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TCP Congestion Control (RFC2581)

IP.com Disclosure Number: IPCOM000003168D
Original Publication Date: 1999-Apr-01
Included in the Prior Art Database: 2000-Sep-13
Document File: 11 page(s) / 29K

Publishing Venue

Internet Society Requests For Comment (RFCs)

Related People

M. Allman: AUTHOR [+3]

Abstract

This document defines TCP's four intertwined congestion control algorithms: slow start, congestion avoidance, fast retransmit, and fast recovery. In addition, the document specifies how TCP should begin transmission after a relatively long idle period, as well as discussing various acknowledgment generation methods.

This text was extracted from a ASCII document.
This is the abbreviated version, containing approximately 9% of the total text.

Network Working Group M. Allman

Request for Comments: 2581 NASA Glenn/Sterling Software

Obsoletes: 2001 V. Paxson

Category: Standards Track ACIRI / ICSI

W. Stevens

Consultant

April 1999

TCP Congestion Control

Status of this Memo

This document specifies an Internet standards track protocol for the

Internet community, and requests discussion and suggestions for

improvements. Please refer to the current edition of the "Internet

Official Protocol Standards" (STD 1) for the standardization state

and status of this protocol. Distribution of this memo is unlimited.

Copyright Notice

Copyright (C) The Internet Society (1999). All Rights Reserved.

Abstract

This document defines TCP's four intertwined congestion control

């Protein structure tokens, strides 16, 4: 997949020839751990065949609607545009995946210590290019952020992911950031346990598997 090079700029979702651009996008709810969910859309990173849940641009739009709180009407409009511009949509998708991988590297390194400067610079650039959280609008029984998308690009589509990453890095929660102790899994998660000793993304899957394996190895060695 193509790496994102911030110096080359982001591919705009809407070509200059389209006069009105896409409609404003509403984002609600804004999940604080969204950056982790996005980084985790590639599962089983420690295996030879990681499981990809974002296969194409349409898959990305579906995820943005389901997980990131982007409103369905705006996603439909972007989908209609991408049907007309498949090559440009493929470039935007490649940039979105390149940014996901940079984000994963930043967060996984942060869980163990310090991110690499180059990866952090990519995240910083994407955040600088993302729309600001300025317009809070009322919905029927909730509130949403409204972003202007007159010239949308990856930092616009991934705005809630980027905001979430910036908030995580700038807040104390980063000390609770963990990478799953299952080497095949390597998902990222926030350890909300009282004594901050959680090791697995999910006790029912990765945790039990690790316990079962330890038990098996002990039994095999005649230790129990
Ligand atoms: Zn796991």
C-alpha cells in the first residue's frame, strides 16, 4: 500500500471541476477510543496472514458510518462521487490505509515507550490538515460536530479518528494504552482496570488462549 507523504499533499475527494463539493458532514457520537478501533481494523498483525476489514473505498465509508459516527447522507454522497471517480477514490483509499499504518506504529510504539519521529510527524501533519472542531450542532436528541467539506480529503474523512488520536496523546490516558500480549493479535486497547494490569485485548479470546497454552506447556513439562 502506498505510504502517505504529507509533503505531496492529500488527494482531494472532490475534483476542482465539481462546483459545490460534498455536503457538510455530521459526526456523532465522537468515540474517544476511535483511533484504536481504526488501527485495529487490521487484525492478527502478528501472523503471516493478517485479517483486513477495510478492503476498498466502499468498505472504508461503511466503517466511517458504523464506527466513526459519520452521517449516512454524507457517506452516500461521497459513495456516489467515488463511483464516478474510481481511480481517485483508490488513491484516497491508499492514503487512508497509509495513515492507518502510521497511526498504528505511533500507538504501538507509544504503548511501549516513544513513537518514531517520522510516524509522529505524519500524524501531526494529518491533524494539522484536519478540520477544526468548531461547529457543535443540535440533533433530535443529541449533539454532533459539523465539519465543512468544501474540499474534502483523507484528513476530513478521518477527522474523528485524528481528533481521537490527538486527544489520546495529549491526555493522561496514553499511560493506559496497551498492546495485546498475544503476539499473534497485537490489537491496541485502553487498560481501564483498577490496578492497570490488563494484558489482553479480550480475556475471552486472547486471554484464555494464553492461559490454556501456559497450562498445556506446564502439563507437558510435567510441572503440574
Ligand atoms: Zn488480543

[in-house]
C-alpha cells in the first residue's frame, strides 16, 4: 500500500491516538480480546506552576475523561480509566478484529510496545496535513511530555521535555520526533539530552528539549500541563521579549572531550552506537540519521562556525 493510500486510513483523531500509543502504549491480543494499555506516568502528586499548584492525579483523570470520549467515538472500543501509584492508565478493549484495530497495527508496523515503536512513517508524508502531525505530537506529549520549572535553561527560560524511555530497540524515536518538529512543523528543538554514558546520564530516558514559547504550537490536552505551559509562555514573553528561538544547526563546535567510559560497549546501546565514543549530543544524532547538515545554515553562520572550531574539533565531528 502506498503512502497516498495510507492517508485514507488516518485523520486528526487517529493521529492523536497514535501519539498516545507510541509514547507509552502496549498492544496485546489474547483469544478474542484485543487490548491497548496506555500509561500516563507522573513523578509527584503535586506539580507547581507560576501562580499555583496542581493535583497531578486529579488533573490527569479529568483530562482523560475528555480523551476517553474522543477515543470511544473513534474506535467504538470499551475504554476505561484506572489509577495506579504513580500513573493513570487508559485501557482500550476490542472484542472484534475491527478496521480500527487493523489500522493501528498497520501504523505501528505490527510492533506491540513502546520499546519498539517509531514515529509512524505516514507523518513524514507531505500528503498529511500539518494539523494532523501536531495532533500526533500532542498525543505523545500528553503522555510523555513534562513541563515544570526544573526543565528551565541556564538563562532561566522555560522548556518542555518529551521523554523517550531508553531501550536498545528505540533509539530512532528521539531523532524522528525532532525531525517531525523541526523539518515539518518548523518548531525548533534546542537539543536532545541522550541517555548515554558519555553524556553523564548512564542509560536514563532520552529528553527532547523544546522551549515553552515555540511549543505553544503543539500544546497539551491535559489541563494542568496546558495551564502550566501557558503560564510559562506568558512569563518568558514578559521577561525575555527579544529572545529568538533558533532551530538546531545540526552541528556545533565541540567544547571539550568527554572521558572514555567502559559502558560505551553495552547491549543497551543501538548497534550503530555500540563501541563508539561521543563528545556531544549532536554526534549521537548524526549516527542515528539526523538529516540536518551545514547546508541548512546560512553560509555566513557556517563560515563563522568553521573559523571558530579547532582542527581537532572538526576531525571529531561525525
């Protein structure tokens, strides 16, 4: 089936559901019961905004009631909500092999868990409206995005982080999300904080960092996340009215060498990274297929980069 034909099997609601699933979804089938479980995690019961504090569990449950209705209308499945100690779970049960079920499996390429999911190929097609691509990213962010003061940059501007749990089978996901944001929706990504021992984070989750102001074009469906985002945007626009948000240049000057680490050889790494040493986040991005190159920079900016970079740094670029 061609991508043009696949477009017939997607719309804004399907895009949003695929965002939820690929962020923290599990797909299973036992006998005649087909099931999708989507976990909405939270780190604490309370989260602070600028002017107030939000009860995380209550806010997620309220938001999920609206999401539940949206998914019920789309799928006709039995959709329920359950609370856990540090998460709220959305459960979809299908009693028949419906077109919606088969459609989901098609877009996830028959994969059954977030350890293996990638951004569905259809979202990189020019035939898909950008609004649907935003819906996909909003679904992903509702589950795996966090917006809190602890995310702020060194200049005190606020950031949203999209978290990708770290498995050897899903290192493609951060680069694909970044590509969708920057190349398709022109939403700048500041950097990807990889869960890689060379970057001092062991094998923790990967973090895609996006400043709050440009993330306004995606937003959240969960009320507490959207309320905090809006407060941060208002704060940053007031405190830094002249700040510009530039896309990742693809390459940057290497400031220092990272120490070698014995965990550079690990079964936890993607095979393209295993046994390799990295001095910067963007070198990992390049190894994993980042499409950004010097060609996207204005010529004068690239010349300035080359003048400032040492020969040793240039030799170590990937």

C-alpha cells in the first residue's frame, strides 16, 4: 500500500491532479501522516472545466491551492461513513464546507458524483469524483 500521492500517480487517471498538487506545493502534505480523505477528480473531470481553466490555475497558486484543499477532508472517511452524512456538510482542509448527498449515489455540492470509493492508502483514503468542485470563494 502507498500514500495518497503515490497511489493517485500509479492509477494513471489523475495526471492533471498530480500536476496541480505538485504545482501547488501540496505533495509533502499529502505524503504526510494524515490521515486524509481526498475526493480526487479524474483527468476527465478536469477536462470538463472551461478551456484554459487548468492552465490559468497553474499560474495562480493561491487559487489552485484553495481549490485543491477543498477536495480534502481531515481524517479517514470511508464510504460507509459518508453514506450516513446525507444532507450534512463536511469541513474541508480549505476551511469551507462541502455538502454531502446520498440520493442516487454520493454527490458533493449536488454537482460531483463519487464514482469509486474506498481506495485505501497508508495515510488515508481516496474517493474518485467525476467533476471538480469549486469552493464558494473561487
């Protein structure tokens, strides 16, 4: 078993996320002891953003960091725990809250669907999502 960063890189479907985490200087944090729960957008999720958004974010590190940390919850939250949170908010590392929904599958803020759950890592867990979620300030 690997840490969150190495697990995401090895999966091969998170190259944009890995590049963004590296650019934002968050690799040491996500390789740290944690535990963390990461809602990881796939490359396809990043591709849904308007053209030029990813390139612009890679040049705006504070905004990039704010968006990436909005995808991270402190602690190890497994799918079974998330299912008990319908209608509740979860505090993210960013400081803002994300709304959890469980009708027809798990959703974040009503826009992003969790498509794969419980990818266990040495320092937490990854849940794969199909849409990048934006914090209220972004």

algorithms: slow start, congestion avoidance, fast retransmit, and

fast recovery. In addition, the document specifies how TCP should

begin transmission after a relatively long idle period, as well as

discussing various acknowledgment generation methods.

1. Introduction

This document specifies four TCP [Pos81] congestion control

algorithms: slow start, congestion avoidance, fast retransmit and

fast recovery. These algorithms were devised in [Jac88] and [Jac90].

Their use with TCP is standardized in [Bra89].

This document is an update of [Ste97]. In addition to specifying the

congestion control algorithms, this document specifies what TCP

connections should do after a relatively long idle period, as well as

specifying and clarifying some of the issues pertaining to TCP ACK

generation.

Note that [Ste94] provides examples of these algorithms in action and

[WS95] provides an explanation of the source code for the BSD

implementation of these algorithms.

This document is organized as follows. Section 2 provides various

definitions which will be used throughout the document. Section 3

provides a specification of the congestion control algorithms.

Section 4 outlines concerns related to the congestion control

algorithms and finally, section 5 outlines security considerations.

The key words "MUST", "MUST NOT", "REQUIRED", "SHALL", "SHALL NOT",

"SHOULD", "SHOULD NOT", "RECOMMENDED", "MAY", and "OPTIONAL" in this

document are to be interpreted as described in [Bra97].

2. Definitions

This section provides the de...